Rising livestock heat stress tied to climate change

Rising livestock heat stress tied to climate change

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USDA report identifies livestock heat stress as one of top 20 impacts of climate change

Increased incidences of heat stress in livestock may be one of the most recognizable symptoms of climate change within the U.S. agricultural system, according to a new report intended to help producers monitor and address local impacts of global warming.

The report, sponsored by the U.S. Department of Agriculture (USDA), identifies 20 factors producers may choose to monitor to determine how climate change impacts operations in their locale — and to consider individualized methods of adaptation. The selected factors range from weather-related measures such as increased incidence of heat waves and rising nighttime temperatures, to the spread of pests and the timing of budbreak on fruit trees.

Increased financial losses in feed lots and other animal production settings is among the most direct agricultural impacts identified in the report, particularly for cattle and dairy producers. According to the report, milk production declines by .2 kg per each one-unit increase in the temperature-humidity index, a measure that combines ambient temperature and humidity.

Similar outcomes occur in beef cattle, according to Peter Backlund, associate director of the School of Global Environmental Sustainability at Colorado State University and part of the team that assembled the report for USDA.

“Basically what happens to cattle is, when they get hot, the productivity goes down,” he said. “They have fewer calves in hot conditions. They eat less when it’s hot, so they gain less weight. … If you project ahead, you can see that we could be headed to a situation where the cattle are going to be spending a lot more time in that severe stress situation where weights are going to go down and productivity is going to go down.”

How has climate change affected US agriculture?

This latest report doesn’t necessarily make those projections, Backlund said, because climate scientists have already done a great deal of work projecting global outcomes of climate change. This report, he said, aimed to identify ways climate change has already impacted U.S. agriculture.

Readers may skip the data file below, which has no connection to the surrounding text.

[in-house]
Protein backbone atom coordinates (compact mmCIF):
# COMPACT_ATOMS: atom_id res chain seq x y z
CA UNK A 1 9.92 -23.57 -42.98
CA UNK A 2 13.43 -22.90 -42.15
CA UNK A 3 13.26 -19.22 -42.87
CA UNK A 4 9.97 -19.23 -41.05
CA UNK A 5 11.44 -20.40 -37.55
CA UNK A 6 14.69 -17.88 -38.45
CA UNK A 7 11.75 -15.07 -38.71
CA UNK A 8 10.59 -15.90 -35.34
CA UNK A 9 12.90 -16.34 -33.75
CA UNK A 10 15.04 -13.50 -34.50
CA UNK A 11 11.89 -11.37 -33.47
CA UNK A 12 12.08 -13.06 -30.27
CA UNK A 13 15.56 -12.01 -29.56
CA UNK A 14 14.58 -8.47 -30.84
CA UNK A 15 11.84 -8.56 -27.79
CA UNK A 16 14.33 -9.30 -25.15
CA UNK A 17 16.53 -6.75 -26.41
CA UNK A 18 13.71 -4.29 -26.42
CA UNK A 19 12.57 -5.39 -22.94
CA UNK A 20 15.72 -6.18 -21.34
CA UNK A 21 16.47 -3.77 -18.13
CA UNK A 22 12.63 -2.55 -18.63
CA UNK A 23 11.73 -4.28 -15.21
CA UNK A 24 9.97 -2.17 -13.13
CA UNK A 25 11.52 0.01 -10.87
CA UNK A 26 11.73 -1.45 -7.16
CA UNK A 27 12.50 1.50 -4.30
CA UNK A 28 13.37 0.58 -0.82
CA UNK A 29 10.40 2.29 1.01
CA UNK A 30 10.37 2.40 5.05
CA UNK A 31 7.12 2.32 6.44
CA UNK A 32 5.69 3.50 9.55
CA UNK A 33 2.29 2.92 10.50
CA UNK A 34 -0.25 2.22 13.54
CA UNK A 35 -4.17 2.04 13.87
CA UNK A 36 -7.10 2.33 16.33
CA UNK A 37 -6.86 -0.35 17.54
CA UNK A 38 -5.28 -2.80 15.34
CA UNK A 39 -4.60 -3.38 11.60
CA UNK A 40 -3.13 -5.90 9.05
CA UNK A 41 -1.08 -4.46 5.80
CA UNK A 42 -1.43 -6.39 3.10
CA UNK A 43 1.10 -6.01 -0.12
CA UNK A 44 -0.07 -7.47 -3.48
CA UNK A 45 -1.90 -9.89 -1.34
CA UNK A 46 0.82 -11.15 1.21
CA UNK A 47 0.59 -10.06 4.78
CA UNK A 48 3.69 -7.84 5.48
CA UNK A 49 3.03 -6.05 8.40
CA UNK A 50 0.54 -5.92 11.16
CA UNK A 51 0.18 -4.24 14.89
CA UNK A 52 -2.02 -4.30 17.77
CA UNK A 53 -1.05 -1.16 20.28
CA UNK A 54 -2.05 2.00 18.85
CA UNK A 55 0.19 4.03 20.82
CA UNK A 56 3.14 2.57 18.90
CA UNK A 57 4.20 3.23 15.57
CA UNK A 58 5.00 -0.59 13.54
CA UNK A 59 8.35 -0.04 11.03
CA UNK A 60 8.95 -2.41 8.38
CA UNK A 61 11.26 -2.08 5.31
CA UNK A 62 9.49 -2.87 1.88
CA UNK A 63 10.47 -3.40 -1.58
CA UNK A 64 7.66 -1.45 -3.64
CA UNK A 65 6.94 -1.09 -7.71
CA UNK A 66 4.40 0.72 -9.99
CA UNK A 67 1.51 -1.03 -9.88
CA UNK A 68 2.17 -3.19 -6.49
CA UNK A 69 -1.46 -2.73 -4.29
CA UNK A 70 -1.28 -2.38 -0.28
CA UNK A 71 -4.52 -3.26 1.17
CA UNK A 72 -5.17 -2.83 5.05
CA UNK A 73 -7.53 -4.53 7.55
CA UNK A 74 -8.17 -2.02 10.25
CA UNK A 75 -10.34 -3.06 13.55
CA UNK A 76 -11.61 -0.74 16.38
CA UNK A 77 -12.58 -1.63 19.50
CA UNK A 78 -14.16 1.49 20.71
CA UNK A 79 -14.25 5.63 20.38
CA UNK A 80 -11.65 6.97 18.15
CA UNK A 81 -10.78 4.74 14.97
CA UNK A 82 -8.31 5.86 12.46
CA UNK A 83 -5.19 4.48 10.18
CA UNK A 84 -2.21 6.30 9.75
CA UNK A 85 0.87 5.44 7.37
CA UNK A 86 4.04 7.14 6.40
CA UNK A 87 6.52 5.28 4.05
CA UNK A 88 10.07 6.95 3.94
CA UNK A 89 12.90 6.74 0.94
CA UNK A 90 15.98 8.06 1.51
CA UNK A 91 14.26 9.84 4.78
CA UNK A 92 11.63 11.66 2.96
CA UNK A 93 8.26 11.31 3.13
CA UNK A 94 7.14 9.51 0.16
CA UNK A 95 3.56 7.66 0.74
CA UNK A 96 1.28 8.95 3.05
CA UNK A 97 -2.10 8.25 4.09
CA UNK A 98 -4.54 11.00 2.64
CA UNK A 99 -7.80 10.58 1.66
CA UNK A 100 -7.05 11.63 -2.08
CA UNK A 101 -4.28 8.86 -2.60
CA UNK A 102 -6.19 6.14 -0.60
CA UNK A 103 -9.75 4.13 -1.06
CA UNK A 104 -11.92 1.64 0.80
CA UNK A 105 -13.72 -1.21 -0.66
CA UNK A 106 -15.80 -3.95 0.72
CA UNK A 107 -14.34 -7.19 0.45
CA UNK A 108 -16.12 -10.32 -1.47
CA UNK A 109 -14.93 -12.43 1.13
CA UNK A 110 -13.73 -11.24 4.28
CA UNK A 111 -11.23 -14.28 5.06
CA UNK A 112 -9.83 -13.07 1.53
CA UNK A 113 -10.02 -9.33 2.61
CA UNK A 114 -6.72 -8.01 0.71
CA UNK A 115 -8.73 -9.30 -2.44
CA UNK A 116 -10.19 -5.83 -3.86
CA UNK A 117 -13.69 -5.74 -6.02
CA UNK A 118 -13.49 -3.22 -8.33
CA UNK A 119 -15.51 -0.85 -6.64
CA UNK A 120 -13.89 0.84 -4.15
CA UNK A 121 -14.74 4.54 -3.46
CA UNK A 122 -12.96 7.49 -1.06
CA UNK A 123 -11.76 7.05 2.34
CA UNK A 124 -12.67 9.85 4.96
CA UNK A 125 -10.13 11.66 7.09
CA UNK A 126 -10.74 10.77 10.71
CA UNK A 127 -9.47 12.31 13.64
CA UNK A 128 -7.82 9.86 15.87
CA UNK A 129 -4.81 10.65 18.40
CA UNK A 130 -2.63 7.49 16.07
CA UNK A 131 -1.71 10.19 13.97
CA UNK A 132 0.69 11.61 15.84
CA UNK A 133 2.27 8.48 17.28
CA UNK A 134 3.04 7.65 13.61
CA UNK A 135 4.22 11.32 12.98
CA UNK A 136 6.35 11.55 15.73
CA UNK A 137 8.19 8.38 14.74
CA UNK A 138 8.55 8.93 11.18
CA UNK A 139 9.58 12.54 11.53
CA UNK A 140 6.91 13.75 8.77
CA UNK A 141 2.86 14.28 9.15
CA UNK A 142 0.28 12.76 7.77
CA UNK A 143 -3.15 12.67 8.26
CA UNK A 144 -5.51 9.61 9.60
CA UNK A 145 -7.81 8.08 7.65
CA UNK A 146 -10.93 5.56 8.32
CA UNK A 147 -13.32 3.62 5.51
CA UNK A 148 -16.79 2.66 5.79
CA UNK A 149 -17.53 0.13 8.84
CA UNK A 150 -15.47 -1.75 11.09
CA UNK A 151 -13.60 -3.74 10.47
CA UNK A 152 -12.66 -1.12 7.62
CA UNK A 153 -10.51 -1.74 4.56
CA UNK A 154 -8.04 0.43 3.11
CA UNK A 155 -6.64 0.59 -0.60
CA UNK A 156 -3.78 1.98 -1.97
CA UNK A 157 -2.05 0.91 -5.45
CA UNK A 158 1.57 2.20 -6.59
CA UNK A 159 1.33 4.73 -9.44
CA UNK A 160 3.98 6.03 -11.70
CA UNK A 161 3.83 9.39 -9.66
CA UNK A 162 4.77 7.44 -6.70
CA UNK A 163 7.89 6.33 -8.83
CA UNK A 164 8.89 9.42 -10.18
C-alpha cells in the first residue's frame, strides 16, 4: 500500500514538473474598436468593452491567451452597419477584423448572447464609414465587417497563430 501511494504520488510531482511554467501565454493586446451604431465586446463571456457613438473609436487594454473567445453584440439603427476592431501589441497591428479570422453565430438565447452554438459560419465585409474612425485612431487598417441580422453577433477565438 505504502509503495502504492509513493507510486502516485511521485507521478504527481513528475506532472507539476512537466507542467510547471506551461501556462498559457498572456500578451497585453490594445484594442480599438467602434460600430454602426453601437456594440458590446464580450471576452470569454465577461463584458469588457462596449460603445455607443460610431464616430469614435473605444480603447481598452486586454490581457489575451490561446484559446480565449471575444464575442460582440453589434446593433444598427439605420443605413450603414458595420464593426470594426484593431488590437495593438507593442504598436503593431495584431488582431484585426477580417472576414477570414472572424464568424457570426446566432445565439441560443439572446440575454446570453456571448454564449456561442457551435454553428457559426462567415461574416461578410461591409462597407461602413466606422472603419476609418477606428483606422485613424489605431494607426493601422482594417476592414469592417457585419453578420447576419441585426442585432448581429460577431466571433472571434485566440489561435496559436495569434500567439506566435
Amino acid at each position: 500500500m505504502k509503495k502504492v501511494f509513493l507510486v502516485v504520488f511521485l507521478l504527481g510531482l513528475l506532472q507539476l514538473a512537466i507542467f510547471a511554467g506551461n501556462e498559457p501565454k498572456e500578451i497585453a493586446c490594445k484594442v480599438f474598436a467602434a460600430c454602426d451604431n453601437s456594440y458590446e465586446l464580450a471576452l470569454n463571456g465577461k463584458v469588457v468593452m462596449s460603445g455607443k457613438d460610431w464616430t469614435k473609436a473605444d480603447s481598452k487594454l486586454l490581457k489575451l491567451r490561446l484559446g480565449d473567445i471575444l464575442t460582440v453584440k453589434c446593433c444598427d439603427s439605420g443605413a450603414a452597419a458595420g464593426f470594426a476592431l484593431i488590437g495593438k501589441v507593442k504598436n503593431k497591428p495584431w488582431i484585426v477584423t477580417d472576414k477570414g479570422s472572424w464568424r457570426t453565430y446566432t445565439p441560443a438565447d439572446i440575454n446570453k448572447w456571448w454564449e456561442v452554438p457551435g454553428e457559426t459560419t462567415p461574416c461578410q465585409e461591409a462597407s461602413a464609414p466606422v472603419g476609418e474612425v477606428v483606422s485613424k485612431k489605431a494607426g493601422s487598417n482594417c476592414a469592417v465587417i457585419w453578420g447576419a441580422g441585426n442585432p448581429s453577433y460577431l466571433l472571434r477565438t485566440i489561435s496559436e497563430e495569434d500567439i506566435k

“Most of this report is looking at things that have already been observed in the last three to four decades, and looking at changes we have seen occur that are closely linked to climate change and how they are already affecting systems of interest. It’s more retrospective,” he said. “We’re really trying to provide regular people with the information they need. If you’re a producer or operator, and you want to understand how climate change might be changing your operations, we’ve identified a set of data streams.”

Climate change will not only increase average annual temperatures, which could make regions favored for cattle production less amenable to these operations, but could also increase the frequency and intensity of heat waves throughout the nation. According to the USDA report, five-day heatwaves are projected to increase in intensity by 11-13 degrees Fahrenheit by the middle of this century.

These kinds of events are likely to have a greater impact on cattle than on swine or poultry because the latter species are often raised in indoor settings, Backlund said. Increased temperatures and potential losses due to heat stress could force producers to move cattle indoors as well, he said, but that could prove costly.

Opportunities in some areas

On the other hand, climate change could potentially offset these costs in other areas. Rising temperatures and increased precipitation in the American Midwest has contributed to increases in American corn production, with harvested acreage increasing from an average of .64 million acres between 1995-99 to 3.06 million acres from 2015-19. This could decrease costs and open new opportunities in new areas, according to the report.

As a researcher whose work has focused more on the human health impacts of climate change, Backlund said his team’s work on agricultural impacts had him feeling optimistic about the resilience he’s observed within the industry. Agriculture has a history of climate adaption, he said, and with more producers taking an interest in climate change, he believes livestock producers are well positioned to make use of innovative solutions such as selective breeding and using feed to manage heat stress.

“One of the things that is underappreciated is that agriculture is being challenged by climate change, but also has this record of adaptation,” he said. “It’s an area of climate change that’s nice to work on because you’re not always talking about disaster and things that are going to go wrong. You see the potential for really creative responses that minimize the damages.”